I love how Ivar - thought to be a tramp, basically - goes on doing his own thing, becomes wealthy.
And then the current voices, speaking against the current immigrants, saying they're not good, nice people like our ancestors were. The ringing echo of the book, explicitly sounded. Our ancestors said the same thing, about the folks who were slightly less new, and/or from a region 50 miles away in the homeland. It's been a constant refrain, never true.
There is no 'them' and 'us' of any validity in any of it, we all have our specificity and we're all good and bad. Of course, often those with an excess of unchecked power are even worse, but the human condition is imperfection and intertwined good/bad.
This book lays bare that complex nature of the US which is always covered in pretend images; and fights against the hard-core American impulse to ignore the past and look forward with the message that there *is* a context to the present debates that should be included.
The reality of the US of A: messy and contorted and more intricate and meaner and escalated and broken and mended stronger than its pretend imagery - would bear useful gifts if we would let it be known; all about the magnitude, richness and power of diversity and dreams and hopes and pain and suffering and gutting it out; and how that became where we are today.
Liked the ending. Would have more if I'd read it all I'm sure, but instead this book joins the ranks of the multiple-try, where some of my favorites live....more
Must read right away!! And the rest of hers! And the other Irish Book Awards winners!! Now!
My definition of Irish (in place of anything to do with CatMust read right away!! And the rest of hers! And the other Irish Book Awards winners!! Now!
My definition of Irish (in place of anything to do with Catholocism and/or alcohol): smiling eyes, smart wit, and literary superiority.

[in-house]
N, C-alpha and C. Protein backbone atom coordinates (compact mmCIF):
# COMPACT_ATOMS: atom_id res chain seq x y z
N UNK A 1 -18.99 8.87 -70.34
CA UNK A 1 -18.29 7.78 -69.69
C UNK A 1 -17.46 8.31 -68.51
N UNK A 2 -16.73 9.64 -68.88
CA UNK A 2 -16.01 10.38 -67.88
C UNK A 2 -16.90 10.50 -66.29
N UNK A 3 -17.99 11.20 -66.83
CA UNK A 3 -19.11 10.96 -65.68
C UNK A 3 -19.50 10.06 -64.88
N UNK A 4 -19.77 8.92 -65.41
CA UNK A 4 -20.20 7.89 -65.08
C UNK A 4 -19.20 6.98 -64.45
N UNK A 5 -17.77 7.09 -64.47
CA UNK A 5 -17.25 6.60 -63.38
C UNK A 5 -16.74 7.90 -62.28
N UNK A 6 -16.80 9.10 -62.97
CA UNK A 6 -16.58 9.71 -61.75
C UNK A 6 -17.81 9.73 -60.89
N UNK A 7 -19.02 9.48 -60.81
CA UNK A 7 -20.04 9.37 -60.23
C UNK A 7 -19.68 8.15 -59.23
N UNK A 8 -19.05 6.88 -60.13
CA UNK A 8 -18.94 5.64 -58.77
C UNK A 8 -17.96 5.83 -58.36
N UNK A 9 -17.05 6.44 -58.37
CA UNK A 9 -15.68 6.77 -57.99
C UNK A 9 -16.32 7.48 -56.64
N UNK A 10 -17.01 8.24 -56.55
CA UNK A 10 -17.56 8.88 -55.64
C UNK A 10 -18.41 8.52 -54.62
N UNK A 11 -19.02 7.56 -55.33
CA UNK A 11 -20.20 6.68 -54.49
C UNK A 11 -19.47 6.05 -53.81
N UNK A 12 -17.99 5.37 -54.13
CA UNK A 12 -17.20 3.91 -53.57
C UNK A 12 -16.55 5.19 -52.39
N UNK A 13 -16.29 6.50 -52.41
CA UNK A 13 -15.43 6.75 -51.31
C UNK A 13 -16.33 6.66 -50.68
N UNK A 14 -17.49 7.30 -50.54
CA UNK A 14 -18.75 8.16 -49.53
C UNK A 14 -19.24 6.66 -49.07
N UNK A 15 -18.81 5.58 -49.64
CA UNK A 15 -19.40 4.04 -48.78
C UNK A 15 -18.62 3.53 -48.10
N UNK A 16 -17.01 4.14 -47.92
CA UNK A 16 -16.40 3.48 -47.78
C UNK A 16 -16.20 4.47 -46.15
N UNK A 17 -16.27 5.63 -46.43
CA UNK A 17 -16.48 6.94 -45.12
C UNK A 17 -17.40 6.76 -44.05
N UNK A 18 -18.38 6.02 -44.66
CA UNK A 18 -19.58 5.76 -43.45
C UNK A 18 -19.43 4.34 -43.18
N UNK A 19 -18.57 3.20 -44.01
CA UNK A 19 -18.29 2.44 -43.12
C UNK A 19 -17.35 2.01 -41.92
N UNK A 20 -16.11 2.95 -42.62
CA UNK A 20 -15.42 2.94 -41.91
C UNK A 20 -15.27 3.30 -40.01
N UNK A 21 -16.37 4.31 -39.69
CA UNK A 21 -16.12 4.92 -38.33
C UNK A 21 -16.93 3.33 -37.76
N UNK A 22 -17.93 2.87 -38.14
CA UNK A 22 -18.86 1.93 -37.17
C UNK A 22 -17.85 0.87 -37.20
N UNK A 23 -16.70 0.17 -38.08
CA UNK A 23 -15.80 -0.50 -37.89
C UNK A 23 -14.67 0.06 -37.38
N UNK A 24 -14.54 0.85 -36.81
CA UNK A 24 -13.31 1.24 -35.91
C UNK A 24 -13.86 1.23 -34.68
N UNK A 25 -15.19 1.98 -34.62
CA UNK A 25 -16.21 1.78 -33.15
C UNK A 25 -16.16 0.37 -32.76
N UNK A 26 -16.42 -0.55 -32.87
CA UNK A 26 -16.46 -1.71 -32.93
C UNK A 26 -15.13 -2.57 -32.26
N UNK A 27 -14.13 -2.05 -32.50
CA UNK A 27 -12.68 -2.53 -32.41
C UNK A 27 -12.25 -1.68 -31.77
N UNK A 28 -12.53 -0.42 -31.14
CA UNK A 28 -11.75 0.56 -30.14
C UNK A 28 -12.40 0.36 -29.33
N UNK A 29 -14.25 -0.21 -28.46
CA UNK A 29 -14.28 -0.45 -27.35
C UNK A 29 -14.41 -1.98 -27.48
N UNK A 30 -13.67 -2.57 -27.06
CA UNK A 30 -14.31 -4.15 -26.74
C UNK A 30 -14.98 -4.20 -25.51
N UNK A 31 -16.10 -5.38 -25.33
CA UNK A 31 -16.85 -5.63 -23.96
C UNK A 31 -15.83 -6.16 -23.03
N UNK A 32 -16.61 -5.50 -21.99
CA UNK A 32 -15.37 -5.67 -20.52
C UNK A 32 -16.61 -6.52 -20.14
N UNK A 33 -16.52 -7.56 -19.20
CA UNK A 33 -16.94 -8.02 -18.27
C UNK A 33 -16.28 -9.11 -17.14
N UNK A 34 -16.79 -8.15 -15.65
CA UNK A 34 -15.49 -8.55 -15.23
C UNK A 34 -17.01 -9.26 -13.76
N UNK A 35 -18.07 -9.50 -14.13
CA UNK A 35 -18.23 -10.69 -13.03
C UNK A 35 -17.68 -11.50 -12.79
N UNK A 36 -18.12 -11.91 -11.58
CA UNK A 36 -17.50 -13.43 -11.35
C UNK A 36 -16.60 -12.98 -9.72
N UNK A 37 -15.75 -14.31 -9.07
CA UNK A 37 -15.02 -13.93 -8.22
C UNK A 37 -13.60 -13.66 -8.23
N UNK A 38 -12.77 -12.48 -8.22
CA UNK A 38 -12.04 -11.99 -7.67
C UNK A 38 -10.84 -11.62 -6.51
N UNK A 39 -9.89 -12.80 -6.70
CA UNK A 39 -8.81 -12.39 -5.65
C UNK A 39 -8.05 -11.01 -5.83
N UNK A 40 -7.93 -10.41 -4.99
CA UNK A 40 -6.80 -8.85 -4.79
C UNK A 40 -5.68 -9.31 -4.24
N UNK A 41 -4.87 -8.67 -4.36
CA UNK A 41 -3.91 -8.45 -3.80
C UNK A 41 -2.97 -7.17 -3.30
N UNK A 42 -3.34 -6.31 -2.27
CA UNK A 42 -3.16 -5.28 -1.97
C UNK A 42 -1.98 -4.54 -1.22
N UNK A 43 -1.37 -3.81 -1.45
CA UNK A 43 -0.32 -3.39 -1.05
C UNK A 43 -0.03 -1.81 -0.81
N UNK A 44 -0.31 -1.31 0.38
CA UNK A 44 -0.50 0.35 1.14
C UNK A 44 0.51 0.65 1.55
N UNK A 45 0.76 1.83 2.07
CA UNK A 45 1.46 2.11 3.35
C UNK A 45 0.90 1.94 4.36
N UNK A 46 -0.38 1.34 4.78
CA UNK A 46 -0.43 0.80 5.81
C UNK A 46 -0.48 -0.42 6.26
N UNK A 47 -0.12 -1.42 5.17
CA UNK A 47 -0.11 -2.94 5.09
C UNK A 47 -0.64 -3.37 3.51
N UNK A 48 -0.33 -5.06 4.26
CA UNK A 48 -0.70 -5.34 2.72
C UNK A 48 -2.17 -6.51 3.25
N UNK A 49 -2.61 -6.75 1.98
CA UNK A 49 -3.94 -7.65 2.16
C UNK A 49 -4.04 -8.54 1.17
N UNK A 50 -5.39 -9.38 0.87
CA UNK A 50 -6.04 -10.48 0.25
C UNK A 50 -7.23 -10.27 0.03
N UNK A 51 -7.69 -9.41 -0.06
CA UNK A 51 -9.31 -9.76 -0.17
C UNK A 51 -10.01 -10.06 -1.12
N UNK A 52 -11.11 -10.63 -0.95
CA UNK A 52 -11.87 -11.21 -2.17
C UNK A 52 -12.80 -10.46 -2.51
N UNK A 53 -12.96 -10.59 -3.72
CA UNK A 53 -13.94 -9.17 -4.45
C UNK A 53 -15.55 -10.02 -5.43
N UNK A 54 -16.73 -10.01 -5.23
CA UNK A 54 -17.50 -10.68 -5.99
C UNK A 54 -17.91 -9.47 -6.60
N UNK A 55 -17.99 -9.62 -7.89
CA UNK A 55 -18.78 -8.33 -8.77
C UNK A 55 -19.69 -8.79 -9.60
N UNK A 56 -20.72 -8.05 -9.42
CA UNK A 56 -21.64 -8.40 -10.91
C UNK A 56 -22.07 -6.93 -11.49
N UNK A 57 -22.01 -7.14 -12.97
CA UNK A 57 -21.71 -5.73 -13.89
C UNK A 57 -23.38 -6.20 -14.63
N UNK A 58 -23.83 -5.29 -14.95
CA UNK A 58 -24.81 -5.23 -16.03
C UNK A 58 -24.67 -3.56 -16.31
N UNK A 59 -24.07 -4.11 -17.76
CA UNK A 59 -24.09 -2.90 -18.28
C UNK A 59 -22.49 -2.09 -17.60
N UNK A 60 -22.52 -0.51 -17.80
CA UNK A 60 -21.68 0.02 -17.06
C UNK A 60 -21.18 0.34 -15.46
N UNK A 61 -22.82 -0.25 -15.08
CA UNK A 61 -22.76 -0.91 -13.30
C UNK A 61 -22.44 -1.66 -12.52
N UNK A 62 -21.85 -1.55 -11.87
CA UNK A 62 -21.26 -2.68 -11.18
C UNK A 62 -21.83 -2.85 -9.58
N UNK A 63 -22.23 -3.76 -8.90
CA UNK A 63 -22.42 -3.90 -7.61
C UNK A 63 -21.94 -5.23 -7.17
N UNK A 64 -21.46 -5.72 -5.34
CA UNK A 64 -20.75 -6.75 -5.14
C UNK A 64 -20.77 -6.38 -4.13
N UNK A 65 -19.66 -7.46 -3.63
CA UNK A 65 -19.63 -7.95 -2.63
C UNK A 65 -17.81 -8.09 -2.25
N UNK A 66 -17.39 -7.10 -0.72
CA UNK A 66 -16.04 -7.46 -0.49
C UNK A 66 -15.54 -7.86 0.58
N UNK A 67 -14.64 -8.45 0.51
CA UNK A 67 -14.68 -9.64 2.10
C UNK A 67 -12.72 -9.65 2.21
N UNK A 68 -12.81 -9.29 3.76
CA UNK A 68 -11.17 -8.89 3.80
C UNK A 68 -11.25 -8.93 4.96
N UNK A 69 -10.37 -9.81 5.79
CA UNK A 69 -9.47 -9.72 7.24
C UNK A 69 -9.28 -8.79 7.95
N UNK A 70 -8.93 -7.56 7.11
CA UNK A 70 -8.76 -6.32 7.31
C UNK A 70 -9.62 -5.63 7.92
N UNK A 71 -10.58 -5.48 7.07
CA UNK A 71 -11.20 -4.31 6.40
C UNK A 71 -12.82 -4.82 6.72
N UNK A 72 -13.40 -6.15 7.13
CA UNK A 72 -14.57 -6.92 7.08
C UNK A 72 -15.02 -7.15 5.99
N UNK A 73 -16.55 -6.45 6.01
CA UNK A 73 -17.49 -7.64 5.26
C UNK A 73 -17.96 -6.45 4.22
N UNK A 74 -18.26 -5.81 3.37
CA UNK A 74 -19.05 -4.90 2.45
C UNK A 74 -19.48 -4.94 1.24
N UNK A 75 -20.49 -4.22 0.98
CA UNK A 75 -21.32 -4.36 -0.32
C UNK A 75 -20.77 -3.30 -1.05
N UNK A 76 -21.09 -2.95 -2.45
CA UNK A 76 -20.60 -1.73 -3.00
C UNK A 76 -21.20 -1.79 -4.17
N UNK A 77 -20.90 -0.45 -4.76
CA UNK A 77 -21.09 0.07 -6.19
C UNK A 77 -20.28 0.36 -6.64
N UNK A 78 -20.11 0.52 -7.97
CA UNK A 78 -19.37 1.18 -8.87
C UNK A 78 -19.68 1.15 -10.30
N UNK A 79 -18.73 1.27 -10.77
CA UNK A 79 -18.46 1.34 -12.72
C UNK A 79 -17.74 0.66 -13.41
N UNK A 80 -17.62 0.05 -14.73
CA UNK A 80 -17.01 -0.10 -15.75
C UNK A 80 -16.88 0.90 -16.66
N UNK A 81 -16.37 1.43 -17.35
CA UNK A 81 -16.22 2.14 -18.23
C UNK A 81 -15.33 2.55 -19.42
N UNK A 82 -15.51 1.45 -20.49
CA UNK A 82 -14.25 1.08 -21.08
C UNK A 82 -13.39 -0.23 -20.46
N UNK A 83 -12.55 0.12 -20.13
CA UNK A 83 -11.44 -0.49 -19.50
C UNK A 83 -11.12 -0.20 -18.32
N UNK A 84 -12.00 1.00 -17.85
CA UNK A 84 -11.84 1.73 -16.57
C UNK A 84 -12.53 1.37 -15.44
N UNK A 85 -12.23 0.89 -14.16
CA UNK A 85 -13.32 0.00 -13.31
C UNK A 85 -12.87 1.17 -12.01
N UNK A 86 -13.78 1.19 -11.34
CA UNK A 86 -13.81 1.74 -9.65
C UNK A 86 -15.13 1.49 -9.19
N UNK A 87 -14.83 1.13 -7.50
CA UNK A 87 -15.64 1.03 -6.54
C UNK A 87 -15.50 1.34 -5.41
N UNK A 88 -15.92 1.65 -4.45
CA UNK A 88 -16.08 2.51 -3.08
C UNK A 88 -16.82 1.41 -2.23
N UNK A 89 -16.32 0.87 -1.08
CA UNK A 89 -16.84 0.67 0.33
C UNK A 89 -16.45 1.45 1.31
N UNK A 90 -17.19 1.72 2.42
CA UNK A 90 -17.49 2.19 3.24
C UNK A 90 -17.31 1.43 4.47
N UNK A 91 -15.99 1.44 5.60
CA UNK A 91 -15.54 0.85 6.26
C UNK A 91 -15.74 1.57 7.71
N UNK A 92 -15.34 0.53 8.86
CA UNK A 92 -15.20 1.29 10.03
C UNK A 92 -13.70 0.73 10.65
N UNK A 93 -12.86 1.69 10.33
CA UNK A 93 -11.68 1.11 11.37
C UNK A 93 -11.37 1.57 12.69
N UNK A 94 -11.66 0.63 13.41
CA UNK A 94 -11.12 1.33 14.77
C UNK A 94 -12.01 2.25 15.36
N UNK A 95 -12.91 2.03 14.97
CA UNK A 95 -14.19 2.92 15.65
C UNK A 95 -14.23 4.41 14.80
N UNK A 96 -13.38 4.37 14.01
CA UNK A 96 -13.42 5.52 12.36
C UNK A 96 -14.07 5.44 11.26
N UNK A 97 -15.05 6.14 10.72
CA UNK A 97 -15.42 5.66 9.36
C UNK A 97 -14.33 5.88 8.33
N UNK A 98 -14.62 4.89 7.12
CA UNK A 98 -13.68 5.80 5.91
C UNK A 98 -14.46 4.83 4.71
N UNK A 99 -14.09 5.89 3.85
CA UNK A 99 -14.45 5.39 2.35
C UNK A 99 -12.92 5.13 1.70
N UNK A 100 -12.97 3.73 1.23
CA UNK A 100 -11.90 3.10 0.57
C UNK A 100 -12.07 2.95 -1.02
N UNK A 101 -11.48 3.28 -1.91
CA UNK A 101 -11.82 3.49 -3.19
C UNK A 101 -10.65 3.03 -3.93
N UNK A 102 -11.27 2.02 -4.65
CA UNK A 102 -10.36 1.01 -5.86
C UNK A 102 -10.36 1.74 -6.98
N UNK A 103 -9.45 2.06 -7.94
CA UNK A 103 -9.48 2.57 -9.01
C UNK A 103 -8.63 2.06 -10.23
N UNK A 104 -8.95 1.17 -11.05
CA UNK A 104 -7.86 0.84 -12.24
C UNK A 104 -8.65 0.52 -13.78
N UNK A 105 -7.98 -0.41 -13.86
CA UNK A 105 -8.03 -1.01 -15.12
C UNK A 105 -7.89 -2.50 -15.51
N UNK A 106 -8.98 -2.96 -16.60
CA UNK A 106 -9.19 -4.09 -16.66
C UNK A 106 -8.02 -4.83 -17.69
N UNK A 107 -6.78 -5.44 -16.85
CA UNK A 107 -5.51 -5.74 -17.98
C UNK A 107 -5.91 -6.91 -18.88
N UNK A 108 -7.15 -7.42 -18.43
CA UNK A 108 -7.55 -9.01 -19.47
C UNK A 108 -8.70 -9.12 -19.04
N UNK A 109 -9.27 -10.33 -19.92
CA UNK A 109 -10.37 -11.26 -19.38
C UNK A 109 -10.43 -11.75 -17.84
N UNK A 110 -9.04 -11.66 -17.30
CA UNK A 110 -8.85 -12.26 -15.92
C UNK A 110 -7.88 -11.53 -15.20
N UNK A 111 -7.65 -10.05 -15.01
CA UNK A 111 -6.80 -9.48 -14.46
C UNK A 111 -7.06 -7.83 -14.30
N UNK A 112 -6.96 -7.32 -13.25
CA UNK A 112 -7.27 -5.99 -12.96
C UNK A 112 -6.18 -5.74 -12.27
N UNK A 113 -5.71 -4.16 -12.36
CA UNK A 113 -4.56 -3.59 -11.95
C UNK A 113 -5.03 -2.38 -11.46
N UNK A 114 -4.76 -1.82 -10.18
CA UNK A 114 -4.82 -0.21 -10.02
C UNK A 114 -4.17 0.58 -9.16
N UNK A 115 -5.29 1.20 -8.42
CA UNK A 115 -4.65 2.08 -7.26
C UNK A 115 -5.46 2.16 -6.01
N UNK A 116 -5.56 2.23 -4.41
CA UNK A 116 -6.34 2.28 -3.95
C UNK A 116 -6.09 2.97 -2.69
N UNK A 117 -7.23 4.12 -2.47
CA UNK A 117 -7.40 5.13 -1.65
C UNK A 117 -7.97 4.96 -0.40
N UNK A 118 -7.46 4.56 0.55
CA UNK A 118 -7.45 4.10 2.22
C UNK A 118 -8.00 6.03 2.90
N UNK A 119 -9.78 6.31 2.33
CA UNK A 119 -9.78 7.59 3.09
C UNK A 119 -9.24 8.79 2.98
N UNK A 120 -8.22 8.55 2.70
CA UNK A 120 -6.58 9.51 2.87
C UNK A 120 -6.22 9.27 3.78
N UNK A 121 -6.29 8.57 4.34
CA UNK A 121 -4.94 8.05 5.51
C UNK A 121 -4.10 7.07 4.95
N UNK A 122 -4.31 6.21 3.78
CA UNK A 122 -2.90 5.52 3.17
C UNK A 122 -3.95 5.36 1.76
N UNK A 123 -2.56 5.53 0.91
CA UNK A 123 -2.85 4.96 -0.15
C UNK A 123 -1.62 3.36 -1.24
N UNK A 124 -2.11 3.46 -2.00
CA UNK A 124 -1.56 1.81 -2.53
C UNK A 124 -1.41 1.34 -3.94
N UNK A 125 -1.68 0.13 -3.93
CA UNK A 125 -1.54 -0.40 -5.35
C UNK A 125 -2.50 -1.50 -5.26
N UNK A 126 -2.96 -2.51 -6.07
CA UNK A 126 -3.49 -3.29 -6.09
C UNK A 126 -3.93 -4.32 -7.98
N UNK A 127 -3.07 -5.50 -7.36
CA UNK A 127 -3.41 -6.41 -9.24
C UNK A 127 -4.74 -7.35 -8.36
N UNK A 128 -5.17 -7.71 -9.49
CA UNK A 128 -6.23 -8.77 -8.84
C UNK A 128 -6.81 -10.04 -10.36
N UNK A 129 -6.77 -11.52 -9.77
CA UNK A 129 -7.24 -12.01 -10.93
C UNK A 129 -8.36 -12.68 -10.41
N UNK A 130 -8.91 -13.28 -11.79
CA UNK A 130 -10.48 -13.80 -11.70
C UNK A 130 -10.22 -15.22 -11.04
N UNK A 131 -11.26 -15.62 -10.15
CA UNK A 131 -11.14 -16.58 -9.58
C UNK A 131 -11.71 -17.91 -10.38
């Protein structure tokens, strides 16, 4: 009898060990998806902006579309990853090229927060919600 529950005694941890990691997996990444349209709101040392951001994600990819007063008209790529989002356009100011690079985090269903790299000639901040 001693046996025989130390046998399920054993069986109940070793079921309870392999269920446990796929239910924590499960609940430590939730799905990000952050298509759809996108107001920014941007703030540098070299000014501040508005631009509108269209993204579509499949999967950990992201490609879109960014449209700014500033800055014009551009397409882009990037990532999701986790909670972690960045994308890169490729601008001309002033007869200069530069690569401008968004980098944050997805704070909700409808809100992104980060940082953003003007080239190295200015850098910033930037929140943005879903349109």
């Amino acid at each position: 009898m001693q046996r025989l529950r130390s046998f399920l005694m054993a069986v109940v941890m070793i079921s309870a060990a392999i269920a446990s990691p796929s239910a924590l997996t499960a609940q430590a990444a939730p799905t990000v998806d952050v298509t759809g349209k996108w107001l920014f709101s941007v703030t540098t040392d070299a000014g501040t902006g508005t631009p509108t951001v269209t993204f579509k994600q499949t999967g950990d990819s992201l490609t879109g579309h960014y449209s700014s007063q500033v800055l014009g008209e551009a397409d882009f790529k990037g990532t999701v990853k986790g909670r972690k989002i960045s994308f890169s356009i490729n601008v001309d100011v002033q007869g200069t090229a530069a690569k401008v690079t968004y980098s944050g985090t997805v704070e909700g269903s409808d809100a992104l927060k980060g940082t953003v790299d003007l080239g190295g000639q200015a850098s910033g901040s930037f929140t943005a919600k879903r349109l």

And Anne, in case you read this, I'm sure you share all three with me! Given that, I hope you don't mind what I'm going to say:
I don't want to continue reading this. I stopped once, read some more, and now am really stopping.
I feel when reading this like I'm lying in a bed wrapped in sheets like a mummy, and I keep getting turned this way and that, and I'm the movie I'm supposed to be watch keeps being not at all in view due to how I'm moved. I'm sure there's a great story here, I just can't ever get enough of a glimpse of it to fully enjoy it.
Plus, there's touches of oddity almost ala Gertrude Stein, only negative (so weird!), like this:
"This was the place where I existed - in the smell that drifted from the top of a pool of champagne -- beside which, even Liam's clothes felt loud.
What does that mean??? Is she saying she was so drunk from the smell that her hangover was so intense that the clothing made a loud sound?? Come on, that's just too much. I need a little more exposition and a little less sensationalism than that. I don't revel in alcoholia sufficiently to be there with that. And then the casual, near constant involvement of men's genitalia also gets old. I mean, it's not written to be exciting or fun, it's written to be banal and almost quietly loathsome. Plus, it is nearly constant. I think that's to do with the sexual crime(s) that are at the core of this narrative. This just isn't my time for all that I don't think. ...more